After the recent bankruptcies of store chains like V&D and Perry Sport, we were wondering in what way such events affected the strategy and decision-making processes at local municipalities. Whilst investigating this matter, we came in contact with Pepijn Bos (Policy developer Economy & Labor Market) and Michiel van Hoof (Strategic account manager City Centre & Spoorzone), both working at the municipality in Tilburg. They have been so kind to make time for us, and offered us a taste of what’s brewing in Tilburg’s city centre.
At first glance, the city centre of Tilburg seems to be pleasantly crowded, especially in the weekends. However, this is not to be taken for granted: a lot of thought and planning is required in order to keep Tilburg attractive to its inhabitants, entrepreneurs, owners of real estate also from outside Tilburg. When we asked about the recent trend of bankruptcies that have had a significant impact on the city centre, Michiel told us that there were two ways of looking at this problem: from a local viewpoint, and from a national stance. From a local point of view, the most critical matter is the prominent location of shops like the V&D. When looking at the bigger picture, policy makers cannot deny that abandoned shop-premises are of growing concern all over the Netherlands. This is an indication that we have reached a critical point in the retail industry. Because people are more and more inclined to do their shopping online, physical retailers are struggling with decreasing sales. Whereas before, people used to go to the city centre to a greater extent for shopping purposes, the most recent trends demonstrate that nowadays, visitors of the city centre are looking for a different experience. Within this experience, the city centre is to a greater extent functioning as a meeting point for visitors, where the catering industry is becoming an increasingly important factor. Tilburg has tried to play into this trend by for example the developing and investing in the Spoorzone and especially the Piushaven.
As many of you undoubtedly have noticed in the last months, the municipality of Tilburg has been very active in reorganizing the city centre. For example, (local) newspapers have reported the commitment of Primark to open up a department in the city centre of Tilburg, and the work around the railway station is nearly completed. However, processes like these are far from problem-free: because most of the property in the city centre is privately owned, the municipality is depending on the cooperation of several parties when trying to deal with vacant retail premises. This means that the municipality can only be involved in an advisory role, by for example working together with different stakeholders in order to redevelop the city centre. The municipality is thus more flexible and open to make exceptions in the development plan of the city centre, when certain proposal is likely to have an added value. Additionally, the municipality of Tilburg and City Marketing have been busy with attracting new entrepreneurs by using a bid book (a book which contains all relevant information about what Tilburg has to offer).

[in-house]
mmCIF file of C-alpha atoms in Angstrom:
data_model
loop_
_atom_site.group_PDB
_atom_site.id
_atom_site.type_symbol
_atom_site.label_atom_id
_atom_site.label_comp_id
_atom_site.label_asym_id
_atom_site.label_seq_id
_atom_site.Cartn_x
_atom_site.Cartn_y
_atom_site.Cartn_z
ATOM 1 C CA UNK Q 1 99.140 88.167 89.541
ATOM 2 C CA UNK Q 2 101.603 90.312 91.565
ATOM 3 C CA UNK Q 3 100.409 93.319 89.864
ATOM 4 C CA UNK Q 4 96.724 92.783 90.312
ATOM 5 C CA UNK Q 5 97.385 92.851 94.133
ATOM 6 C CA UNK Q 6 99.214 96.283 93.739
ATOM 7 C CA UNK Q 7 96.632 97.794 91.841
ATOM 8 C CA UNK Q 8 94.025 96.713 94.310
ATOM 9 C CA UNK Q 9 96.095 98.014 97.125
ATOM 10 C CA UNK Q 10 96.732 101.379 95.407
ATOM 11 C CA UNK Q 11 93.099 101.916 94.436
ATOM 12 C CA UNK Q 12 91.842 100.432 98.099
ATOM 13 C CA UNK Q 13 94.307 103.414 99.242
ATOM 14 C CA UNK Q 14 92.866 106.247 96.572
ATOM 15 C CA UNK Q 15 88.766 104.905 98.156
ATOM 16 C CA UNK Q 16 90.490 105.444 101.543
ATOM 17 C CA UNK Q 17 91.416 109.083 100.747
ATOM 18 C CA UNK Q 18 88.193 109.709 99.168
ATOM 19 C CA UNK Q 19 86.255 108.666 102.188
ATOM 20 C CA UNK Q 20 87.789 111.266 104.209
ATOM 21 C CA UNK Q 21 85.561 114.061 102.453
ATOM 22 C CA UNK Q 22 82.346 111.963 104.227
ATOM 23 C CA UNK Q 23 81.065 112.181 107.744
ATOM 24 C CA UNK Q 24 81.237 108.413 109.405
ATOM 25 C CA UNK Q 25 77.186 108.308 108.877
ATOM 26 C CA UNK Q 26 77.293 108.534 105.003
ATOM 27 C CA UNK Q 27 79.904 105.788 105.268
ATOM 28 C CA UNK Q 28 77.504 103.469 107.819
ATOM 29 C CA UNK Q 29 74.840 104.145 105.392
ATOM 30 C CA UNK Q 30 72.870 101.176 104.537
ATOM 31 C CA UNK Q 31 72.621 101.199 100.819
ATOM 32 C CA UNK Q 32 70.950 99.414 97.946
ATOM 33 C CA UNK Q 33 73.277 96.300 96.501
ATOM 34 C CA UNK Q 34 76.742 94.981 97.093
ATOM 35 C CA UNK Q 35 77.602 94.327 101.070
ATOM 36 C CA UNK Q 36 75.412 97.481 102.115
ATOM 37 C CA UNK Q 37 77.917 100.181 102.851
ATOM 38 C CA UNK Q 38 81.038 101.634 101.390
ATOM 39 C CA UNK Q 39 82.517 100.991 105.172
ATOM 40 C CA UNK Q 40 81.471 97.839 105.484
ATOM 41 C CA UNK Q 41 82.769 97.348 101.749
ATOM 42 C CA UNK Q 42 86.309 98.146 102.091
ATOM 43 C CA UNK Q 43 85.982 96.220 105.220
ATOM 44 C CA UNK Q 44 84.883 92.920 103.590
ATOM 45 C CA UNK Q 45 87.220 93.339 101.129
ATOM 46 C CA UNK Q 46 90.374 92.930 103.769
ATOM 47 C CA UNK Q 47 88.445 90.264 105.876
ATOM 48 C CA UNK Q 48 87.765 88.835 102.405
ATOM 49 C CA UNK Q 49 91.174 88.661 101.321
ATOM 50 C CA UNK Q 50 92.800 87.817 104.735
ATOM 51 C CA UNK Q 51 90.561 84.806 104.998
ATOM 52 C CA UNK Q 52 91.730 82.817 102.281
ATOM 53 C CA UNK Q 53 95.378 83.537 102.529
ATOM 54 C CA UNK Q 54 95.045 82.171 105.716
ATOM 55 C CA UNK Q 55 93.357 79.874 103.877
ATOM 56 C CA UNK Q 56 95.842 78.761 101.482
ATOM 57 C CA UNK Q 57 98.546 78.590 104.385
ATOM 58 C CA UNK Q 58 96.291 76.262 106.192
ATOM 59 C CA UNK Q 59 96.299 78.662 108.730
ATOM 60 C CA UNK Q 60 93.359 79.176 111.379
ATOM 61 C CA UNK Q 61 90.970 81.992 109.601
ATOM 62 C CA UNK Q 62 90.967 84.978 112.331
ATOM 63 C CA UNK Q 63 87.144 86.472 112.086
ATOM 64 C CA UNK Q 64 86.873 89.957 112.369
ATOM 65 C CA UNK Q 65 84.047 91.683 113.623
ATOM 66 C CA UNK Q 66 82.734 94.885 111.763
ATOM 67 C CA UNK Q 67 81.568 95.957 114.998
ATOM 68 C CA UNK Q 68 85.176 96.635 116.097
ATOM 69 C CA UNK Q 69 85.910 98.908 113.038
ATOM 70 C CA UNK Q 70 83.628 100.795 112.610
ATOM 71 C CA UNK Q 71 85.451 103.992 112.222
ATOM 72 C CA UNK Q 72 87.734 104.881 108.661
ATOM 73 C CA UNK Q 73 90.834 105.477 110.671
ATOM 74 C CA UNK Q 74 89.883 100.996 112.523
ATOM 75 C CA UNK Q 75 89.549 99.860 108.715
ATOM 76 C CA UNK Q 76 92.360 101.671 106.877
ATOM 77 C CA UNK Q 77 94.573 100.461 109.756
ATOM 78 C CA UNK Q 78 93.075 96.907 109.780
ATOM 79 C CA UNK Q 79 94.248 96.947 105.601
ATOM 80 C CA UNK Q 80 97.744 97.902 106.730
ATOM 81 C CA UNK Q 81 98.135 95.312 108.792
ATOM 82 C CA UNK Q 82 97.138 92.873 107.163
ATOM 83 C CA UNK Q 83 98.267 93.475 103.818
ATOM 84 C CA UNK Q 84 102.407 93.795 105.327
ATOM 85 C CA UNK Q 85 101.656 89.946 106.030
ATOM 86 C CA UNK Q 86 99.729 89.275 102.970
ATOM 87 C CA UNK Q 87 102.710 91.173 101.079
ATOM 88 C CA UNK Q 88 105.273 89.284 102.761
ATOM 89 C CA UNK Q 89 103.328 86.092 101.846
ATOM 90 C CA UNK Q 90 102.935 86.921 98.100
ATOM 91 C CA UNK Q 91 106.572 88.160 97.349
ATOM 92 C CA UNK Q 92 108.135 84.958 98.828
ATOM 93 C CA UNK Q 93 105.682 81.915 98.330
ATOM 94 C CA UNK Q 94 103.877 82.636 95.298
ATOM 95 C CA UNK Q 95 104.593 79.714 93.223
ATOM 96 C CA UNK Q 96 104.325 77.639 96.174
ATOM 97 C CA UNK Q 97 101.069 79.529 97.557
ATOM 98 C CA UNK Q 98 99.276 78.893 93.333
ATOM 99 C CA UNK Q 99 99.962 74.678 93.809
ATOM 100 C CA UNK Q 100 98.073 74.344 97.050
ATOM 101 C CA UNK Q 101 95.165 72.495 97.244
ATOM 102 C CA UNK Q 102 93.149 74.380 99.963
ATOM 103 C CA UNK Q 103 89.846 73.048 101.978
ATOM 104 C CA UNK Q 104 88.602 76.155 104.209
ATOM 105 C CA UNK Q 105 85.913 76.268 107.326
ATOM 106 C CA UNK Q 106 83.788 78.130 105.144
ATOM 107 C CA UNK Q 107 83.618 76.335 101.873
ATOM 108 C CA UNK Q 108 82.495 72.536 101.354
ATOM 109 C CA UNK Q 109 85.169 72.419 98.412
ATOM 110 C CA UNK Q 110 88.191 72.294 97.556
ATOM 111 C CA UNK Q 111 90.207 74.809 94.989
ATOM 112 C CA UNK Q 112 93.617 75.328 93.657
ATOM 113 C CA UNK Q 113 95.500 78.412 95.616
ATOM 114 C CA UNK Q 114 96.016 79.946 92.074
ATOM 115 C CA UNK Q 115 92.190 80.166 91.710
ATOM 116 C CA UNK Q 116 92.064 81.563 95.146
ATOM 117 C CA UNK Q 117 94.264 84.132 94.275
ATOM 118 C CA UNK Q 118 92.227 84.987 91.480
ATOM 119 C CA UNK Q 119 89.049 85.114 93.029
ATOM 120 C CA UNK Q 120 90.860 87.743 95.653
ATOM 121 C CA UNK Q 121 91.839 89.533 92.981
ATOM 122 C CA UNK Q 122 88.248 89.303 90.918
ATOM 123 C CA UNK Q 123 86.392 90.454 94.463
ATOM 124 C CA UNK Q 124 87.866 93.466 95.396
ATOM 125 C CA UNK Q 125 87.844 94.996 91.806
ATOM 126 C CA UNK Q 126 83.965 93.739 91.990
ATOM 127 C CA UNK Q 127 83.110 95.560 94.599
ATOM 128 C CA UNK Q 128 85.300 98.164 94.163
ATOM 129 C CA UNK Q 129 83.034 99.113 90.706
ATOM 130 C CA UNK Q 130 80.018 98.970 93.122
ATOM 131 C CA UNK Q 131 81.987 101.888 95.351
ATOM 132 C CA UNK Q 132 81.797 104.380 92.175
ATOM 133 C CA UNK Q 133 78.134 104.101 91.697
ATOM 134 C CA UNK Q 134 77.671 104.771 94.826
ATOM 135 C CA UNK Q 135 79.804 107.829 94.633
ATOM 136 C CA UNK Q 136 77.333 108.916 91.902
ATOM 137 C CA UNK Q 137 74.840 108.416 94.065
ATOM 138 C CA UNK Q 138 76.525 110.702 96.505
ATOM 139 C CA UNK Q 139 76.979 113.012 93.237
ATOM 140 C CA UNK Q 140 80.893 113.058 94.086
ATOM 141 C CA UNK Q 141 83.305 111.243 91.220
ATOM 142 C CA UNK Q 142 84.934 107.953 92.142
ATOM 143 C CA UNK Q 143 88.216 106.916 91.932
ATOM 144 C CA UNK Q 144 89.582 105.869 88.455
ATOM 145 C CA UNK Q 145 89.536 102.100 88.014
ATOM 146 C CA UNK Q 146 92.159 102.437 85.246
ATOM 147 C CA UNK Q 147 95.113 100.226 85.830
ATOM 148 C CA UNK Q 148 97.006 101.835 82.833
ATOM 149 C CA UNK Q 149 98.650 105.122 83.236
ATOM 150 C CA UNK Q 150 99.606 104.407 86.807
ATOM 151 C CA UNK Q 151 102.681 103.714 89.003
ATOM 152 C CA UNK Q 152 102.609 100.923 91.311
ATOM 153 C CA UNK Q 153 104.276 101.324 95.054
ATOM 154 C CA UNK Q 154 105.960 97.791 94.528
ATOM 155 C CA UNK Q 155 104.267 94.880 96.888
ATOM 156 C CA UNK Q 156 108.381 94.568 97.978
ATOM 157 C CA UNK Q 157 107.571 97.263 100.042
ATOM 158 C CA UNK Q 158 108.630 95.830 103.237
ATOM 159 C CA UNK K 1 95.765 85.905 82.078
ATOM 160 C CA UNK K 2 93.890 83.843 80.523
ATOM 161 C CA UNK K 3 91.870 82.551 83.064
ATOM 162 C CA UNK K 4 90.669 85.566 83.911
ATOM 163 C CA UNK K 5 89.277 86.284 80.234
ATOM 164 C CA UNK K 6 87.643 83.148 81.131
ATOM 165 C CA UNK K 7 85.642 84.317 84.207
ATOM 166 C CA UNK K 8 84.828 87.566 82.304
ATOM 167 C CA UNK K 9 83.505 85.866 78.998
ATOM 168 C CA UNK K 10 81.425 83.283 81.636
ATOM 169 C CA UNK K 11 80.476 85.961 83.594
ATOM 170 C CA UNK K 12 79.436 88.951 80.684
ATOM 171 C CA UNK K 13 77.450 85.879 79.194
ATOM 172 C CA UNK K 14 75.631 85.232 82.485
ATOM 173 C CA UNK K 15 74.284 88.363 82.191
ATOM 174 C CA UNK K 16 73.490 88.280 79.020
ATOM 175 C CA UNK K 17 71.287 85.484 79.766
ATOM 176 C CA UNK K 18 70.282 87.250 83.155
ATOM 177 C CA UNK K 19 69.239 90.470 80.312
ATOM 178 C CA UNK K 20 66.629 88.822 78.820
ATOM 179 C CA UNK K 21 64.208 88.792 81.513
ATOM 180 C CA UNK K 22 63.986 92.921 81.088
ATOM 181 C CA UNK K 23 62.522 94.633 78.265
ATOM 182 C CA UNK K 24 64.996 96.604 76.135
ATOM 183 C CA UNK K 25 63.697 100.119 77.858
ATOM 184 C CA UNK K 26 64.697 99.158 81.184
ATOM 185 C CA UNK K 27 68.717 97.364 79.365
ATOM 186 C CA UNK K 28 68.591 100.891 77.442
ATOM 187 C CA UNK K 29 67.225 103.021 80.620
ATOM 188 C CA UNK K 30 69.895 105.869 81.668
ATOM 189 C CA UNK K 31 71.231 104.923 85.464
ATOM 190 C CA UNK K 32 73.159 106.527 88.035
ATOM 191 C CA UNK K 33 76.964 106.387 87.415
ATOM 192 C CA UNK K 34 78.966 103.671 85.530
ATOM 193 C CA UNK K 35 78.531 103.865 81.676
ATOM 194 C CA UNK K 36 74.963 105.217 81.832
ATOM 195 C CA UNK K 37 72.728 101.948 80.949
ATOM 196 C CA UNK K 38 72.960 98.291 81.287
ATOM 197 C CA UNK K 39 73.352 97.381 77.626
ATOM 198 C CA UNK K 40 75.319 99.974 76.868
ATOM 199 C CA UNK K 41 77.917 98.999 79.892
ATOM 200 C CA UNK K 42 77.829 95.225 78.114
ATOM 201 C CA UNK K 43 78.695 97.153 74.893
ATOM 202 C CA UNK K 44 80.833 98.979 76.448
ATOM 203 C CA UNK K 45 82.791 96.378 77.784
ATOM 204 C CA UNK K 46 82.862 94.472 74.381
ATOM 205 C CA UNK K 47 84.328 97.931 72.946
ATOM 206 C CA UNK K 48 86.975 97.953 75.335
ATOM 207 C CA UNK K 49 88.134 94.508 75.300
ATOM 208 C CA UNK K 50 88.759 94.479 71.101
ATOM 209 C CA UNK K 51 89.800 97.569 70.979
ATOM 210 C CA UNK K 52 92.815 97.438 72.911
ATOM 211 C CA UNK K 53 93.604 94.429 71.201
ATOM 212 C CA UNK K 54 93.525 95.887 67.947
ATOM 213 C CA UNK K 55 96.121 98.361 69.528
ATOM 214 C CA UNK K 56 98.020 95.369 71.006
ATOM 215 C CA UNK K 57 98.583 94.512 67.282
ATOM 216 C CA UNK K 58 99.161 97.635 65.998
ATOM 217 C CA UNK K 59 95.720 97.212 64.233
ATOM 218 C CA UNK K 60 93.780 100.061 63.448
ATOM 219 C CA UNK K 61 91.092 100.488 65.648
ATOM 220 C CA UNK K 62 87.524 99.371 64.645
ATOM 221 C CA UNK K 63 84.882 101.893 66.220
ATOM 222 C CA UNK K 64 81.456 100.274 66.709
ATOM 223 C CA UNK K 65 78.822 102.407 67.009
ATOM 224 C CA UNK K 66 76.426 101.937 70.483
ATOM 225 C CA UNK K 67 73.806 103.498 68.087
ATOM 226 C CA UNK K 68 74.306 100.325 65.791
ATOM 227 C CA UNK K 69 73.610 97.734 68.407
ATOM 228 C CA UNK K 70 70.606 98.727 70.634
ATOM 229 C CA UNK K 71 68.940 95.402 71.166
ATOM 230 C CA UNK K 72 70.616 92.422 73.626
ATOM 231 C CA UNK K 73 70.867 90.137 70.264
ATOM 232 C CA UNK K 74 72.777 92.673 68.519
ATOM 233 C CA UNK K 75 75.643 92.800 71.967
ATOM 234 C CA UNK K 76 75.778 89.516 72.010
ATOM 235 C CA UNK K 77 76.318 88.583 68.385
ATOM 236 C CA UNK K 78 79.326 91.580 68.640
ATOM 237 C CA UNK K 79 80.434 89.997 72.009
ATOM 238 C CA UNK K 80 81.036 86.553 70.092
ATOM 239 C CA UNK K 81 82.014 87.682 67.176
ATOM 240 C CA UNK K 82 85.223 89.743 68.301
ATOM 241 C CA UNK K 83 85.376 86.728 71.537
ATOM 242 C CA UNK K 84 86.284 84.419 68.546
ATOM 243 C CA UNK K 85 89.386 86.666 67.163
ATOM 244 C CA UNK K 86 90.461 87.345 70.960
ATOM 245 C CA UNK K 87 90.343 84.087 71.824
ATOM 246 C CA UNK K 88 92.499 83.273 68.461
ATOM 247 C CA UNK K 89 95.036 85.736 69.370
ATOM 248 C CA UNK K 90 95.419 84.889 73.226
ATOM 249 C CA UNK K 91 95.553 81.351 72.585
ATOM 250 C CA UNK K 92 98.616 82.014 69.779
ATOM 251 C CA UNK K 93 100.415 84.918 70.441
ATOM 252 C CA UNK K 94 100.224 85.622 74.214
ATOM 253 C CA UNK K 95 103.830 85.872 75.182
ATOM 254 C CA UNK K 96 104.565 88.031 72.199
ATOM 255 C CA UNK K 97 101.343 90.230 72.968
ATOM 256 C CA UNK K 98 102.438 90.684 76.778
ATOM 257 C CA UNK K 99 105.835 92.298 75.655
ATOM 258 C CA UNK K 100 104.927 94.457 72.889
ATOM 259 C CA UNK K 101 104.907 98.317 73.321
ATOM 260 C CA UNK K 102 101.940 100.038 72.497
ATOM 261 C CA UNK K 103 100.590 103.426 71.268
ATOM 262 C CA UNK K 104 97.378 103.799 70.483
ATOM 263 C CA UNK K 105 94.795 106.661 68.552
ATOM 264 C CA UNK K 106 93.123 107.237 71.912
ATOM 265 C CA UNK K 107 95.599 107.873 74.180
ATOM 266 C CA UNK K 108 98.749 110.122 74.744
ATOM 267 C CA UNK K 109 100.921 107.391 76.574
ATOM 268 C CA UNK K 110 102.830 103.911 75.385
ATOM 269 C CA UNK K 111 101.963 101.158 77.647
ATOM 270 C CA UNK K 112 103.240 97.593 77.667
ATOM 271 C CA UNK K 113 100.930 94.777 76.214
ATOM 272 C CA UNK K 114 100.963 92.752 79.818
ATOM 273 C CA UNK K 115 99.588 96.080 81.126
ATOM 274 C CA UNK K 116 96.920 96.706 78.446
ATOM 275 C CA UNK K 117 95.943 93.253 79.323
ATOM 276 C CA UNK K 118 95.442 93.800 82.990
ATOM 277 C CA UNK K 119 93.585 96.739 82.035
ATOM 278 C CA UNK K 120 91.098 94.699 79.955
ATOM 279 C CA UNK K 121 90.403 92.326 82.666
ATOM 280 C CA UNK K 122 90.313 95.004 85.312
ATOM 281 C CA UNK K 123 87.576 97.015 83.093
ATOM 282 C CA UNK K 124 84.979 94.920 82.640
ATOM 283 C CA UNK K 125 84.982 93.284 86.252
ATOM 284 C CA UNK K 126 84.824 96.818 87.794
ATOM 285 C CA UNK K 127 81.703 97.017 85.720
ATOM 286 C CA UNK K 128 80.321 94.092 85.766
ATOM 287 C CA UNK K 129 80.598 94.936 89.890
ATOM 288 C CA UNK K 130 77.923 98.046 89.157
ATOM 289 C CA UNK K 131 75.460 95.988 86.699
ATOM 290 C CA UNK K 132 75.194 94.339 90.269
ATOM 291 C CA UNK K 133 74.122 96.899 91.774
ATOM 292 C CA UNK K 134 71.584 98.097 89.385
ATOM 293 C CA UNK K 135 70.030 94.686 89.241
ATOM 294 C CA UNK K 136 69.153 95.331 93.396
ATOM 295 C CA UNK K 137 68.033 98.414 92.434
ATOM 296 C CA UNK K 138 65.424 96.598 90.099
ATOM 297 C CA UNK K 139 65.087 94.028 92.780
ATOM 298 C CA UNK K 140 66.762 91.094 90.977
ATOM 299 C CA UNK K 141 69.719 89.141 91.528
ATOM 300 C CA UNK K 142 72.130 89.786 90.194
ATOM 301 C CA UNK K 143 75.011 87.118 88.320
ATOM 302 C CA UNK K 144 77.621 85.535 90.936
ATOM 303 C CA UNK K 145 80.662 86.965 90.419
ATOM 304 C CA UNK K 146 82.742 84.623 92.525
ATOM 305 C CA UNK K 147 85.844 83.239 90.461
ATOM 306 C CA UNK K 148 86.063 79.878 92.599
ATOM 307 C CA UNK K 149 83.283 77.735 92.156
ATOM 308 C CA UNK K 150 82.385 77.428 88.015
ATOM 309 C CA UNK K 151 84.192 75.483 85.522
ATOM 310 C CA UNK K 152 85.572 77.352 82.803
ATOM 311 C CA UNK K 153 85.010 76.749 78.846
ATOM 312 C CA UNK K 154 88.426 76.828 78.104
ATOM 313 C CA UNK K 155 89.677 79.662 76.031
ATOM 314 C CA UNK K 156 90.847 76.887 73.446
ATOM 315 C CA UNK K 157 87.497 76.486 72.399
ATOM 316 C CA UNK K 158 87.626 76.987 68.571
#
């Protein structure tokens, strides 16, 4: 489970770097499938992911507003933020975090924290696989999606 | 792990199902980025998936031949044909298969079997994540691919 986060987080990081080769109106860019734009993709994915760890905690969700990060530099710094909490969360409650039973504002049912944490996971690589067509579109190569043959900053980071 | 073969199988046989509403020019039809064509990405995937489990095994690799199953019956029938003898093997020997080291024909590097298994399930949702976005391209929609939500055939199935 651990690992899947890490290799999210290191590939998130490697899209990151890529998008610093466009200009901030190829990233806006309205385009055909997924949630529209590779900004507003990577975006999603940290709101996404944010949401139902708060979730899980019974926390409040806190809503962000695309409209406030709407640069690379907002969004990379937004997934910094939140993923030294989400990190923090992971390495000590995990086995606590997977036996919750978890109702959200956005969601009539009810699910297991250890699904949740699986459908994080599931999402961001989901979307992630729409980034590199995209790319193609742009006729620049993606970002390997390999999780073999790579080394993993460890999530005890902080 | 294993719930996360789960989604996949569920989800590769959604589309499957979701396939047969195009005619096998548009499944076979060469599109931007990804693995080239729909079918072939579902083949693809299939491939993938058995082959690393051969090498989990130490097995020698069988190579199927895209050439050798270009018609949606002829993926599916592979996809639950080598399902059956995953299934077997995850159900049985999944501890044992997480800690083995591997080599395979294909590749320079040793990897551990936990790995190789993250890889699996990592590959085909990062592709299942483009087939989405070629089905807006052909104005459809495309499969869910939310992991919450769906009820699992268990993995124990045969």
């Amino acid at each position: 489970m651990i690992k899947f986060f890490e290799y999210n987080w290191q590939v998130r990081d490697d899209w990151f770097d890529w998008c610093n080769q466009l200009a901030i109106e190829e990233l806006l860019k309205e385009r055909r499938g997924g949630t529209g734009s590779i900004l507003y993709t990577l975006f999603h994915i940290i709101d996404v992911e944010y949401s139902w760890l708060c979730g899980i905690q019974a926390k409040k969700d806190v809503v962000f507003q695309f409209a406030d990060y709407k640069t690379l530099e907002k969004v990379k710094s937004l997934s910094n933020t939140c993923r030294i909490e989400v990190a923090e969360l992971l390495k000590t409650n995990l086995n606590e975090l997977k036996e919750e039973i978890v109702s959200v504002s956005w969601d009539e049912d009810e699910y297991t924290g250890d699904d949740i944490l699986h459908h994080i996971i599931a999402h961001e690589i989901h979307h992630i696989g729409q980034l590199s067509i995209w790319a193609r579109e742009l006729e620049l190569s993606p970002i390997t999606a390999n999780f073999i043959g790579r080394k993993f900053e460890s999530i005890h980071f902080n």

Spoorzone, Piushaven and the City centre
The recent developments around the train station of Tilburg have probably caught the attention of most of you in the last year. Especially the progress that has been made in the Spoorzone is showing off: events like the Foodtruck Festival and Mundial have been successfully organized at this new location. This is all part of the overall plan for the integration of three areas in the city centre of Tilburg: the Spoorzone, Piushaven and the traditional city centre. The municipality is working hard to improve the connections between these zones, in order to create a more integrated and attractive area. This is achieved by for example the new passage that connects the Spoorzone to the rest of the city. Each area has its own function: the traditional city centre will focus on a complete shopping experience, whereas the Spoorzone will integrate the food service industry, such as a brewery and restaurants, with work facilities and related initiatives like Seats2meet. The Piushaven-area will be mainly about the food service industry at shores of the Wilhelmina channel.